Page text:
Farmers leading research into red clover are proving that the nitrogen-fixing plant can benefit farm businesses and the environment without impacting sheep fertility.
The four farmers, who are working with ADAS in an Innovative Farmers field lab, have found grazing ewes on herbal leys containing the legume can even have a positive effect on pregnancy rates.
The group hope to inspire others to reap the benefits from growing red clover by challenging and updating 50-year-old research from Australia and New Zealand.
This older research found fertility can be impacted when ewes are grazed exclusively on red clover, as the plant contains phyto-oestrogens.
But this winter these farmers, based in the West Midlands and Powys, grazed their sheep on herbal leys with an average of 17.6% red clover -resulting in positive rather than negative impacts.
Triallist Marc Jones, who farms sheep and beef cattle across 700 acres in Powys, said: “We’ve been putting ewes on leys with red clover for six or seven years now and although we’ve never seen any negative impacts, we wanted to have some evidence to back it up.
“A lot of farmers are hesitant about giving it a go, but the original research was done so long ago and with ewes grazing pure red clover, which is not how we use it.
“We’ve been able to prove that growing it alongside other herbs and legumes does have higher digestibility for the ewes, without impacting pregnancy scanning rates. It’s a good technique for flushing the sheep and for finishing lambs – and young cattle also do well on it.
“We do different tests and trials every year but putting some figures to it with research done on real farms makes a huge difference.”
“Unexpected positive effect”
The field lab involved selecting a group of ewes for the trial and splitting them into two halves. One half was grazed on grass leys with no red clover, and the other was grazed on herbal leys containing the legume.
Most triallists had already established red clover on farm, but one introduced it as a new sward in Summer 2021.
On average the ewes in the control group scanned at 170%, while the ewes mated on swards containing red clover scanned at 181%.
Gillian Preece, a sheep farmer and senior consultant at ADAS, who is coordinating the field lab trial, said: “It’s clear to see there are no negative results from grazing ewes on red clover, and that farmers can have confidence in this practice.
“The ewes that mated on the red clover actually scanned higher – this was unexpected because we were setting out to prove no negative effect and what we ended up with was a positive effect.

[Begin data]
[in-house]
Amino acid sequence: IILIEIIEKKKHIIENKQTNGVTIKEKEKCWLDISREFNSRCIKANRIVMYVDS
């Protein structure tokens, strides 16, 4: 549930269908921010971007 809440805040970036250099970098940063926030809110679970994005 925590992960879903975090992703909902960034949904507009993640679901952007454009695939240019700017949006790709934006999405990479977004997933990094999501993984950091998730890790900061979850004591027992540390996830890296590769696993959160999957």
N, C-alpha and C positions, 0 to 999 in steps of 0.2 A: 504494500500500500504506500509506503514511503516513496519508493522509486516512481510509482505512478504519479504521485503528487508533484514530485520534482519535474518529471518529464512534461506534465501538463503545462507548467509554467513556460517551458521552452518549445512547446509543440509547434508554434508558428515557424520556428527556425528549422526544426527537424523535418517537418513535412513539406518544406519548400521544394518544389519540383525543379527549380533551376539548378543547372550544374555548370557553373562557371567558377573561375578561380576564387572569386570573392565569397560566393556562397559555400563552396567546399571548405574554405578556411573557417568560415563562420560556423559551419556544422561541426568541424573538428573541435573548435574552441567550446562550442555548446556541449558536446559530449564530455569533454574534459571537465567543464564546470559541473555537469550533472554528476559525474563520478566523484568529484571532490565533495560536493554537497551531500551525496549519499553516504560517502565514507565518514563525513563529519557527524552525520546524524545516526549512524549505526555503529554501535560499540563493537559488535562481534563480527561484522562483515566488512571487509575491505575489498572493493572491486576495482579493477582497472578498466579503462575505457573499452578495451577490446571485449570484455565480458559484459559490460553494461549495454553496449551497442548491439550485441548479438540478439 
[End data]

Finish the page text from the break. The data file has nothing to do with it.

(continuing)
“We want to encourage a wider uptake and less fear across the industry, especially as it’s such a good plant for nitrogen fixing.
“This field lab was great for spreading knowledge as the farmers didn’t know each other before and are geographically spread out, so they are all able to share findings with each other and then take it back to their local areas.”
She explained that the positive result will likely have been due to the sheep eating a more diverse diet as the herbal ley contained a variety of other plants including chicory, plantain, and wildflowers, which are good for nutrition.
Nitrogen fixing and environmental benefits
As red clover is more effective at fixing nitrogen in soils than its relative white clover, it could also be a good option for farmers looking for alternatives to artificial fertiliser.
Mr Jones added that it’s also a good drought resistant crop.
He said: “We don’t get any Stewardship payments for red clover in Wales, so we are doing it purely for business purposes. The more red clover we can use the better – it’s helped us to really cut back on nitrogen costs and it’s also good for drought resistance.
“We farm in a dry spot which has the same average rainfall as Cambridge and it’s been really dry for the last four or five years – we’ve had to make some rapid changes. Red clover is deep rooting so it means our pastures hold up better and it’s giving us nitrogen at the same time.
“We started off with just 20 acres using red clover and have gradually increased it over the years, which has helped us to decrease that dependency on nitrogen. Without the legumes we would be looking at paying huge costs this year – we would have gone from £35,000 last year to £90,000 this year.”
Mrs Preece added that as red clover establishes quickly, farmers could sow it this spring and graze sheep on it as early as late June.
She explained that it can be incorporated into existing pasture or sown within a new grass or herbal ley to fix nitrogen following a previous arable crop or as a grass reseed.
Innovative Farmers Manager Rebecca Swinn said: “Farmers have a right to demand appropriate research, so it has been great to support this group. They challenged existing research which didn’t apply to the majority of real-life farming situations, and I hope the results encourage more farm businesses to integrate red clover and reap its many benefits.”
The triallists are among the 12,000 UK farmers that the Innovative Farmers has connected with since 2012. Now in its 10th anniversary year, the network has co-ordinated more than 120 field labs that have placed farmers in the driving seat of agricultural research.
Farmers can find out more about this field lab and others on the Innovative Farmers website, where trial findings are available open source and anyone can join the network for free.